Sielbeck Forest State Natural Area, IL

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Jess Riddle
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Sielbeck Forest State Natural Area, IL

Post by Jess Riddle » Thu Dec 26, 2013 9:13 pm


Illinois does not come within 400 miles of the ocean, and eroded hills, mountains in miniature, cover most of the southern end of the state. However, the low ground in southern Illinois supports forests striking similar to southern bottomland hardwoods found in places like Congaree National Park, and supports such iconic southern species as bald cypress. Much of the flat area has been drained and converted to agriculture, but the Sielbeck family preserved a 125 acre block of forest for decades. The Nature Conservancy then purchased the tract at auction and transferred it to the state to create the Sielbeck Forest State Natural Area (Davis, 2003).

Only a few miles off the interstate, the site sounded like a convenient old-growth stand to stop at as I traveled cross country for the holidays, but I almost turned around before I got there. Each stream I crossed as I approached was over its banks from the recent storm, and flooded fields greeted me as I turned off the interstate. I found the site mostly shallowly inundated, but some areas adjacent to the uplands were merely squishy with abundant puddles. Consequently, I saw only a little of the site, and did not visit the wetter cypress-tupelo portion.

The forest sits in the middle of a crescent of 125’ high rounded hills that opens to the north and occupies most of the half mile wide valley bottom. The state has abandoned the agricultural lands that surround the forest to provide a buffer. Dense thickets of 20’ tall sweetgums with an occasional sycamore of swamp white oak now occupy the old fields. Sweetgum also forms the overstory with the help of cherrybark oaks and, in slightly wetter areas, pin oak. Green ash, swamp white oak, overcup oak, shagbark hickory, and sycamore grow much more widely scattered in the overstory. Green ash is also common in the well-developed midstory along with Carolina red maple, sugarberry, and a mixture of elms. Saplings of those midstory species combine with spicebush, paw paw, greenbrier, and a few possumhaw to create a surprisingly think understory.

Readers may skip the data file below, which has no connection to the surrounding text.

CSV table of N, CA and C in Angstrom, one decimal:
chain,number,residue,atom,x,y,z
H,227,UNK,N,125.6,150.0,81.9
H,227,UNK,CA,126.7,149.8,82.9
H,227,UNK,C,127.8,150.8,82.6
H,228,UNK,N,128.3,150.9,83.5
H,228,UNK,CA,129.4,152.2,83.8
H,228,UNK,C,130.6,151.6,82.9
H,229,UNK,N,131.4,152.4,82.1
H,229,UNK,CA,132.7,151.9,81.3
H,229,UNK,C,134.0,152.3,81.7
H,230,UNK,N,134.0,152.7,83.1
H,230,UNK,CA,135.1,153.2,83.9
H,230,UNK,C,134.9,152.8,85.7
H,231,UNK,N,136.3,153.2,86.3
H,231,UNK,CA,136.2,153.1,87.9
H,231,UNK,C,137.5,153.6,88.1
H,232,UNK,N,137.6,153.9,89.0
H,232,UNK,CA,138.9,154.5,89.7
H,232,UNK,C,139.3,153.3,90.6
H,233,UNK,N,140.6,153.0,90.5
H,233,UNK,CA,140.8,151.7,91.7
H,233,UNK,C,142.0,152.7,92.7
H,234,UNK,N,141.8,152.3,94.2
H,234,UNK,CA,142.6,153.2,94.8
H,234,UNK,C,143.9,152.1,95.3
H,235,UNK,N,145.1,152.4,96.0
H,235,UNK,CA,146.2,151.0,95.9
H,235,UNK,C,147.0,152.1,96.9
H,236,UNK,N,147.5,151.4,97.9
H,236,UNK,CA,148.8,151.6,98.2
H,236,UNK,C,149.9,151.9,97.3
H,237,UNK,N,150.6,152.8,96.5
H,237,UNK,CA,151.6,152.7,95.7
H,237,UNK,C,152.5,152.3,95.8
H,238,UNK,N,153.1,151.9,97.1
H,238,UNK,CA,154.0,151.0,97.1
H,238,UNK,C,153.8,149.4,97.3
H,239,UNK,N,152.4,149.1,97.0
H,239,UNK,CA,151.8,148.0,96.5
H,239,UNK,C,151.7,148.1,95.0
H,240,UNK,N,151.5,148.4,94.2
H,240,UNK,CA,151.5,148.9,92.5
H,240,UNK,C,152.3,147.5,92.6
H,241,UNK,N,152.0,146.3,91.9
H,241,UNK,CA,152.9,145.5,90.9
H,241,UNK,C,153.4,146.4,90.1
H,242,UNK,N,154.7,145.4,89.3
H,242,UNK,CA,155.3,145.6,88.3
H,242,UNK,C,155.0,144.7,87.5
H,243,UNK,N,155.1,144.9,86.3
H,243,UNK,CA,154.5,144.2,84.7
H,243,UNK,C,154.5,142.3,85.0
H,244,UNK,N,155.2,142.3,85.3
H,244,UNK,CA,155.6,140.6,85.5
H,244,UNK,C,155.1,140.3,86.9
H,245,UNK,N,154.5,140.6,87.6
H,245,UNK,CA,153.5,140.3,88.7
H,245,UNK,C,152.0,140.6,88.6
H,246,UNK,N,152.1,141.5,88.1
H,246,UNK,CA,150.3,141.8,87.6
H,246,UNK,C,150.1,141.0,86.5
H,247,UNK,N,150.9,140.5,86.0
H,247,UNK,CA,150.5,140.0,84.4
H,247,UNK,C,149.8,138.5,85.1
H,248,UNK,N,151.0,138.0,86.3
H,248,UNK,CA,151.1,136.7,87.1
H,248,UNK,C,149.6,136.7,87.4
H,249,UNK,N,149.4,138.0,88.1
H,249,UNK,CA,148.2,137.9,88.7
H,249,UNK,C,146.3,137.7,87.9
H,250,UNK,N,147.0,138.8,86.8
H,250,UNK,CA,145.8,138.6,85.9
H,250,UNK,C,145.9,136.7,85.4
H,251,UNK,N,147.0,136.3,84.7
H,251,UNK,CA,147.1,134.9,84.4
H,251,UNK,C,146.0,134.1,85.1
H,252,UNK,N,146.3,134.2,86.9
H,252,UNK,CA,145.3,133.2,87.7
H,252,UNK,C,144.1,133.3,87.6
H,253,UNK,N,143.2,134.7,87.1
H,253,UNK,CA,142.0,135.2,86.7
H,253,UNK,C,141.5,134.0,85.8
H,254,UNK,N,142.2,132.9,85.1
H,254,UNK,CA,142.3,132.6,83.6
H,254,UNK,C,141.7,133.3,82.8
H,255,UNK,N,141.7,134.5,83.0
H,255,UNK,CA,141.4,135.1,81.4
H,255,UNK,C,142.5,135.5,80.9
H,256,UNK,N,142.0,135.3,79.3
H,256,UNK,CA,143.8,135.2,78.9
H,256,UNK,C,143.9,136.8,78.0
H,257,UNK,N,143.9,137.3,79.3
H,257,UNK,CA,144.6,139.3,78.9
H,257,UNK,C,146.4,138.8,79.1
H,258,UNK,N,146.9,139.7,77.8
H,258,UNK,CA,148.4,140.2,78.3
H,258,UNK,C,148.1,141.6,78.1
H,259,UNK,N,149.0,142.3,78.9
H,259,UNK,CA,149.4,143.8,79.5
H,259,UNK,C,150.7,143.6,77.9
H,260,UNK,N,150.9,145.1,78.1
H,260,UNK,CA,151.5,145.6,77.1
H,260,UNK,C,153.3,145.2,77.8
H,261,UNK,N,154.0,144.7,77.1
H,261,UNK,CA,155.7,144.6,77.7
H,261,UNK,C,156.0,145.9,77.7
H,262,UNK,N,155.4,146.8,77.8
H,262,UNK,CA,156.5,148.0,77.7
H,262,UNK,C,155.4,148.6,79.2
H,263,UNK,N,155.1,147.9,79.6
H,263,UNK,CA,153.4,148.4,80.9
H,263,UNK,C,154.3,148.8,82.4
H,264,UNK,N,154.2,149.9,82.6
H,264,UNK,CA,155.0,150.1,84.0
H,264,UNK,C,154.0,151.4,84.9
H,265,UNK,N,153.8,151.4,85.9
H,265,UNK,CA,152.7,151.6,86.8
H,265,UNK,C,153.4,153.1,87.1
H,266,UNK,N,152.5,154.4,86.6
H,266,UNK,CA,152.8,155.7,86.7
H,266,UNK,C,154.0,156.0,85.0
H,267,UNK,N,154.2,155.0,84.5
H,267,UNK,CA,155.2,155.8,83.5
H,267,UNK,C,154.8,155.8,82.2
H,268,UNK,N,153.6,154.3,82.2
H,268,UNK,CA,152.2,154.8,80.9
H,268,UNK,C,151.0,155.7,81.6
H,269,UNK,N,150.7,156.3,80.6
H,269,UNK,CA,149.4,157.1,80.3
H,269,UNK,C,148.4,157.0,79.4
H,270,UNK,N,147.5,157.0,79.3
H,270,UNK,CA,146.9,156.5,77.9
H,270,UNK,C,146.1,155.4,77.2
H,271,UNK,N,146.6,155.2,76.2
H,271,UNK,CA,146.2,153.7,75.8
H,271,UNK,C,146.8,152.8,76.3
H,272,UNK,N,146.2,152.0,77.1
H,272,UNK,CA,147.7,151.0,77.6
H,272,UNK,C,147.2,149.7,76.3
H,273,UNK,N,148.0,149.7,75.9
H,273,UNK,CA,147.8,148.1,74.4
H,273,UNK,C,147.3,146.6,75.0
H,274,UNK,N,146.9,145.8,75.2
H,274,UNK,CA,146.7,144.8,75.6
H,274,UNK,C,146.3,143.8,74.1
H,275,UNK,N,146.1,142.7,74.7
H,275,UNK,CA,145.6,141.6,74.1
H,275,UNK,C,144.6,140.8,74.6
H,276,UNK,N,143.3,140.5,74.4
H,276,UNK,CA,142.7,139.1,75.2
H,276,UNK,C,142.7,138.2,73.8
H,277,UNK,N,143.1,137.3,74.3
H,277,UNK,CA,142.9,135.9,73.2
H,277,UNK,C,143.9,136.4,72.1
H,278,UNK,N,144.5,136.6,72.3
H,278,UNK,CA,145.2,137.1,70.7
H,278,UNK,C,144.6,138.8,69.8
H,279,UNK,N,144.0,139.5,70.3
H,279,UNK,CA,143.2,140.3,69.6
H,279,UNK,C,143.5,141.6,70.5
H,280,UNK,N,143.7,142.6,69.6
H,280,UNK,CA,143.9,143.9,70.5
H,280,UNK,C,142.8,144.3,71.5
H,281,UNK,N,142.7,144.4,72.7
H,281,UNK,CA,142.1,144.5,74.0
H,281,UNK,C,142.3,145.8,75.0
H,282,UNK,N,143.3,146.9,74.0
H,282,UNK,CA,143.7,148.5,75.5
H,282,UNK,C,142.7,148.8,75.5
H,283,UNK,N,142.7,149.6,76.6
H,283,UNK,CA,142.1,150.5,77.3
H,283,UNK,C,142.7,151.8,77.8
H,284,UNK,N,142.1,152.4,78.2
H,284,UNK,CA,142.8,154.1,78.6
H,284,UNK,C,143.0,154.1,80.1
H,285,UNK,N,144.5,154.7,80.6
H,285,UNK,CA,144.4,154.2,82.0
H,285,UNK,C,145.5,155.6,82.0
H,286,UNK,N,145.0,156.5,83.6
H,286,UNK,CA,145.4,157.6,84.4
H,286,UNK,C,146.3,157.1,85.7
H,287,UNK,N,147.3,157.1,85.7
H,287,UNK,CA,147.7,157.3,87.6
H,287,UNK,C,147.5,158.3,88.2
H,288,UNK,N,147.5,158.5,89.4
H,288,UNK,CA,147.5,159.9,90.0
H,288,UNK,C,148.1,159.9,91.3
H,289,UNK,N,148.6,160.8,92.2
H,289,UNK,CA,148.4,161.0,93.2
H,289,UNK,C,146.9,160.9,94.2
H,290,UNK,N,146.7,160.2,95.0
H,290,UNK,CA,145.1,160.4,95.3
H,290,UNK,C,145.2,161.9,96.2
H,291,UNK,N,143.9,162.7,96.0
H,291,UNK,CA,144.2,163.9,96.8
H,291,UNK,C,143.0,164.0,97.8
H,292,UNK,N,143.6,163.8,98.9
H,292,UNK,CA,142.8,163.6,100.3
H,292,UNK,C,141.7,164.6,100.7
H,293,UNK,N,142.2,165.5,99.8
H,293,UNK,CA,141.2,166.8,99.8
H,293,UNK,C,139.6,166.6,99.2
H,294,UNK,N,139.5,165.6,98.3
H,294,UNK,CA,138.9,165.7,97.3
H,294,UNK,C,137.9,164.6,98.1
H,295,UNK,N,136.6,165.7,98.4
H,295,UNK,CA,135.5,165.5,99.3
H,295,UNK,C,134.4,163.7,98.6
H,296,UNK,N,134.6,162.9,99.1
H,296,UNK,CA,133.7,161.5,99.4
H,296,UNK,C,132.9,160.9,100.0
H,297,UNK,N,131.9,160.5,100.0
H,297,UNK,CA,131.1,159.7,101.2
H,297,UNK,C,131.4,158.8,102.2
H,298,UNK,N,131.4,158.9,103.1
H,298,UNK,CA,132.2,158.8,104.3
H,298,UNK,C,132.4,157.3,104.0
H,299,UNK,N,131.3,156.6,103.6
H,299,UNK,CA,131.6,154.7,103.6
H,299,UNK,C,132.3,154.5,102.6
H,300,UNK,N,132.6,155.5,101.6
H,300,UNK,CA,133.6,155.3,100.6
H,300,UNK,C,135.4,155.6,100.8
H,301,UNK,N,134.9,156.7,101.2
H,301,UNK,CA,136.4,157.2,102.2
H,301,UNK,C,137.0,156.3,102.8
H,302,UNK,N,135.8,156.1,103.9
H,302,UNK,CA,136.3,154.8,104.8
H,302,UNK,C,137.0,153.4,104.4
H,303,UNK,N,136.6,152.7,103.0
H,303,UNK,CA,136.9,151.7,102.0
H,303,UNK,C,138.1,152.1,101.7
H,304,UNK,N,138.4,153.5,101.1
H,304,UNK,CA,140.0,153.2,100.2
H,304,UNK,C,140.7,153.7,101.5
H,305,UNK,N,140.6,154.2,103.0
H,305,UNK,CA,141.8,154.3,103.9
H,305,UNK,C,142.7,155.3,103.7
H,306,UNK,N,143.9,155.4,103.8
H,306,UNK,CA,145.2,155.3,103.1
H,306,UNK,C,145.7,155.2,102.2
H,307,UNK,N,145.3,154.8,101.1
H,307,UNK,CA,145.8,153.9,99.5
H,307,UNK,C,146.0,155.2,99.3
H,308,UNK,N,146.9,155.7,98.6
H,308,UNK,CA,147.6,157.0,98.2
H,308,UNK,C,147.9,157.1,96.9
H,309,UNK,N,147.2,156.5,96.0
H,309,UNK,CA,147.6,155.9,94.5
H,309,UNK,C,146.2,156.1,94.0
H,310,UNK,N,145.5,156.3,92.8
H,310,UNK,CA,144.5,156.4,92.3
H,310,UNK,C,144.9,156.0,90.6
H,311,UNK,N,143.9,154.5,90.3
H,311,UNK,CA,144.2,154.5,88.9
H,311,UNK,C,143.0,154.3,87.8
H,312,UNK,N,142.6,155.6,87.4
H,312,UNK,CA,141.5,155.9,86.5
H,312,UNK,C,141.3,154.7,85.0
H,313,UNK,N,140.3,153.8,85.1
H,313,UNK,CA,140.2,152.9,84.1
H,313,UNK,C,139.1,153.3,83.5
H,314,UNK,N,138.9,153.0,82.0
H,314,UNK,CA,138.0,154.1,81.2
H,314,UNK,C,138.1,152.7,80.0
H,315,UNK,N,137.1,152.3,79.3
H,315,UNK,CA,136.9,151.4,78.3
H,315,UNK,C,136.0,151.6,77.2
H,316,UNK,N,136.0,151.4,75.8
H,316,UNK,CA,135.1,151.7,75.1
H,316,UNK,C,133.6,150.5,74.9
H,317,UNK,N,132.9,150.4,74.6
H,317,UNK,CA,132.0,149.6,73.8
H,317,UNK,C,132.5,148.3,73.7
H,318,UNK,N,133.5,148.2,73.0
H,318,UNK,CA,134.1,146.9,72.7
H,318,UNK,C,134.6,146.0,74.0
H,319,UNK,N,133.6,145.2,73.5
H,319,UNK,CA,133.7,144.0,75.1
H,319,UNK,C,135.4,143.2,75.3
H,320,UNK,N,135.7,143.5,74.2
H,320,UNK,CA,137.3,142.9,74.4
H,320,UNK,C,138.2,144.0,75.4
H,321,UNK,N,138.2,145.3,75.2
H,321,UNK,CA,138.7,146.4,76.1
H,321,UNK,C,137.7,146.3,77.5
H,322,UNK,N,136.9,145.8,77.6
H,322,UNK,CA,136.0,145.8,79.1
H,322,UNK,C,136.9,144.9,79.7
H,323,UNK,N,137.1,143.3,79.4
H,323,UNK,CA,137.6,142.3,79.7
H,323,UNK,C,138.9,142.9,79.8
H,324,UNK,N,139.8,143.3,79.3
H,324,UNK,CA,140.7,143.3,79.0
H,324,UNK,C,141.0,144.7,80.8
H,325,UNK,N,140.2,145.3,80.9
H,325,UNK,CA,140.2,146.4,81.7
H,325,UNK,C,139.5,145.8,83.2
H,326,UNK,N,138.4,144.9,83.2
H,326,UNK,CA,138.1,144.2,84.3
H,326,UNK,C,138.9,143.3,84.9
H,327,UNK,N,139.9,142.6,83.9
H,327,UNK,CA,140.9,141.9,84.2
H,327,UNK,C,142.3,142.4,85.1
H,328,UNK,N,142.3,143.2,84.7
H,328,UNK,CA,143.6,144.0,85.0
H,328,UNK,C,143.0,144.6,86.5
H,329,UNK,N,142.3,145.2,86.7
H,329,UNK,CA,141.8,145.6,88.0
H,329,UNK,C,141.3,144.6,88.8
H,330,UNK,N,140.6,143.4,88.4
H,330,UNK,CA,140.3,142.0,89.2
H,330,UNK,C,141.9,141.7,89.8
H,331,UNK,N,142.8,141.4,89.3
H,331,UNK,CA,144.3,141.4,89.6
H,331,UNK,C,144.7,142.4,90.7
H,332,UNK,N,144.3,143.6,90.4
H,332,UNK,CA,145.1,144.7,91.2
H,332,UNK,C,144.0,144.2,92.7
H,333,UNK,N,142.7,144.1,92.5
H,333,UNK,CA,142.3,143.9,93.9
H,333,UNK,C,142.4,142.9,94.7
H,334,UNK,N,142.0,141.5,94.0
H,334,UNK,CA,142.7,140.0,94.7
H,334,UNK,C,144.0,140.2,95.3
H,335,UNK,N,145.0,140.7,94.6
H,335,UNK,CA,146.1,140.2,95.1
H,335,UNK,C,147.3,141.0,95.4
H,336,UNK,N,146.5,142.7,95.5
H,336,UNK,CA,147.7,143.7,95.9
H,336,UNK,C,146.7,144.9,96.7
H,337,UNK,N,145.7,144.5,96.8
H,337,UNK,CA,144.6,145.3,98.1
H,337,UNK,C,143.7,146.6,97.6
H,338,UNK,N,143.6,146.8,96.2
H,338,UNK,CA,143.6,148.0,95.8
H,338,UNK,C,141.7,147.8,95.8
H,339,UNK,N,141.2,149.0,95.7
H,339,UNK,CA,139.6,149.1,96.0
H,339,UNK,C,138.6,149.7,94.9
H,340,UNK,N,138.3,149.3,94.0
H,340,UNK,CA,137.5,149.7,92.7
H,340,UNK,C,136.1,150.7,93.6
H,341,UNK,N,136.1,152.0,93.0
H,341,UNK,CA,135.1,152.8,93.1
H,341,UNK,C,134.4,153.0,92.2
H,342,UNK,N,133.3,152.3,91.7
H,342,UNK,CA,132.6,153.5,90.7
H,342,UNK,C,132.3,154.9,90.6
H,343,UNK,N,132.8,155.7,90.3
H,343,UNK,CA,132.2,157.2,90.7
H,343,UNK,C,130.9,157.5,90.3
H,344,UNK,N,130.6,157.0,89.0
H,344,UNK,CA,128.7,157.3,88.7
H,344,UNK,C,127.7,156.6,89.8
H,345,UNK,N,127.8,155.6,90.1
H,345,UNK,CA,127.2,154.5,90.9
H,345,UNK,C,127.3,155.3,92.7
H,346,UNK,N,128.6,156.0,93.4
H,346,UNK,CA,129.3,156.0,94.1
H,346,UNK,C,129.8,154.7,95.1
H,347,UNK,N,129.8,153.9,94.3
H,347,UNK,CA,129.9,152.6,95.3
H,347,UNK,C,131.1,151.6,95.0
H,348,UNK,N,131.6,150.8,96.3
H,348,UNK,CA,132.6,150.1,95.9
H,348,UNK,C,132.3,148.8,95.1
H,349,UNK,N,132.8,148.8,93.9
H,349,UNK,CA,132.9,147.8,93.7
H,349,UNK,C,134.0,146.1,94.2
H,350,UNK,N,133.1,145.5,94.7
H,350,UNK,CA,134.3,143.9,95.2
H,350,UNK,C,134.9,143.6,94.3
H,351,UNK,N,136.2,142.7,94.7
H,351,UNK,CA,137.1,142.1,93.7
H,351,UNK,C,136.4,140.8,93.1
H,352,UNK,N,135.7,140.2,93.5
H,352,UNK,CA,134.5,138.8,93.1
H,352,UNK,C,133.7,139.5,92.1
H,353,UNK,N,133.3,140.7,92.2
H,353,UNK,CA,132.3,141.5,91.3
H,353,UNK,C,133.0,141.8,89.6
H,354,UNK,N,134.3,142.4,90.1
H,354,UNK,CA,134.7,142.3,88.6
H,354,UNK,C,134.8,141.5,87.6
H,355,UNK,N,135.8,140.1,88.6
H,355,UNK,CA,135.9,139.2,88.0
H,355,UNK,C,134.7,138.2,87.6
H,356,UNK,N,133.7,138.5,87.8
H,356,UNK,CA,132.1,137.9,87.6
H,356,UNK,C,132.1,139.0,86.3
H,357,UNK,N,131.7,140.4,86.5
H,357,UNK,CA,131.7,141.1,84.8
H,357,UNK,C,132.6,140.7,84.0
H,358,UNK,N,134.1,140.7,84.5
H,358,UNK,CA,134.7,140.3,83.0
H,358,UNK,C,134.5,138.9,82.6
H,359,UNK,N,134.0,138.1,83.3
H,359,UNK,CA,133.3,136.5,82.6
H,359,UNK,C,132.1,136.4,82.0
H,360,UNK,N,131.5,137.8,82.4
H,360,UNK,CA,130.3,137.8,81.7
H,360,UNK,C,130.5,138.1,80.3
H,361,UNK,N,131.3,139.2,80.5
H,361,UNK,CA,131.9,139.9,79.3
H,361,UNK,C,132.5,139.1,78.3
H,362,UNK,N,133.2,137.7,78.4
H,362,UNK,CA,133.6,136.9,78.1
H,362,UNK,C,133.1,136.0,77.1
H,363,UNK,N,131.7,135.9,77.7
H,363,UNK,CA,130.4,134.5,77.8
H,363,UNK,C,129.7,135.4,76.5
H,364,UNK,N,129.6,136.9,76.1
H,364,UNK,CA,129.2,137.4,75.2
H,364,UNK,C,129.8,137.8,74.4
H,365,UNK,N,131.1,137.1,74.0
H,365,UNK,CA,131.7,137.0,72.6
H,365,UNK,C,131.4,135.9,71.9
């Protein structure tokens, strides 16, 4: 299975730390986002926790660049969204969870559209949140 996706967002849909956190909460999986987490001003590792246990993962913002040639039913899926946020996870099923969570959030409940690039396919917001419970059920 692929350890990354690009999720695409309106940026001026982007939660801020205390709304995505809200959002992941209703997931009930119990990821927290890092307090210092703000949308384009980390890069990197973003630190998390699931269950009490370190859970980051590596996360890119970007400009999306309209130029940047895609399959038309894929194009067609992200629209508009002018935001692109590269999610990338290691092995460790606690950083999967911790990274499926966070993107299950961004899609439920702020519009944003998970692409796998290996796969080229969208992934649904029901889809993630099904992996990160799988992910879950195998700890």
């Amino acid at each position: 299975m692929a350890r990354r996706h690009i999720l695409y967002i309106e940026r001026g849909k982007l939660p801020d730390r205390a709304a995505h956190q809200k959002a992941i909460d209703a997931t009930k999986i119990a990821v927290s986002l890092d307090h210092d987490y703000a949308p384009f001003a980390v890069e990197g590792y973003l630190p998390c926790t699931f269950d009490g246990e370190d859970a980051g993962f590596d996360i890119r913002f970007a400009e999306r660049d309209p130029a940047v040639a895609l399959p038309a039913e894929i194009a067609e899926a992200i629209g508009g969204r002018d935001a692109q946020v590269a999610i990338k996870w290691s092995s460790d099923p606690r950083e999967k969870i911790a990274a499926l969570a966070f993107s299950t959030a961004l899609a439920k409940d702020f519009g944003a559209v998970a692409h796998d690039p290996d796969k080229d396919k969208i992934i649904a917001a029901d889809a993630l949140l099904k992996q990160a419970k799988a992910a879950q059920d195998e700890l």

SielbeckMeasurements.JPG (27.77 KiB) Viewed 2472 times
Three foot diameter trees are common except in swaths where storms hade broken up the overstory. The trees were probably taller before a severe ice storm hit the region in February 2009. All of the upper branches of the red oaks and sweetgum ended in roughly four inch diameter stubs surrounded by a dense bush of new growth. The white oaks on the other had appeared to suffer little damage from the ice.
11'4" cbh x 111.9' tall pin oak
11'4" cbh x 111.9' tall pin oak
The dominance of early successional species and their evenness of size make me question whether the site is really old-growth or not. Some of the small streams that converge in the stand are ditched and have an artificial levee on one side. The sweetgums appear to regenerating, but I saw only one small oak.

I think this site could prove very valuable for helping to understand how species sizes vary across their ranges. Cherrybark oak, overcup oak, sweetgum, bald cypress, water tupelo, all, to varying degrees, approach their northern range margins in the area, and I explored only a fraction of the site.


Davis, M. B. (2003). Old Growth in the East: a survey. Appalachia-Science in the Public Interest. Mt. Vernon, KY.

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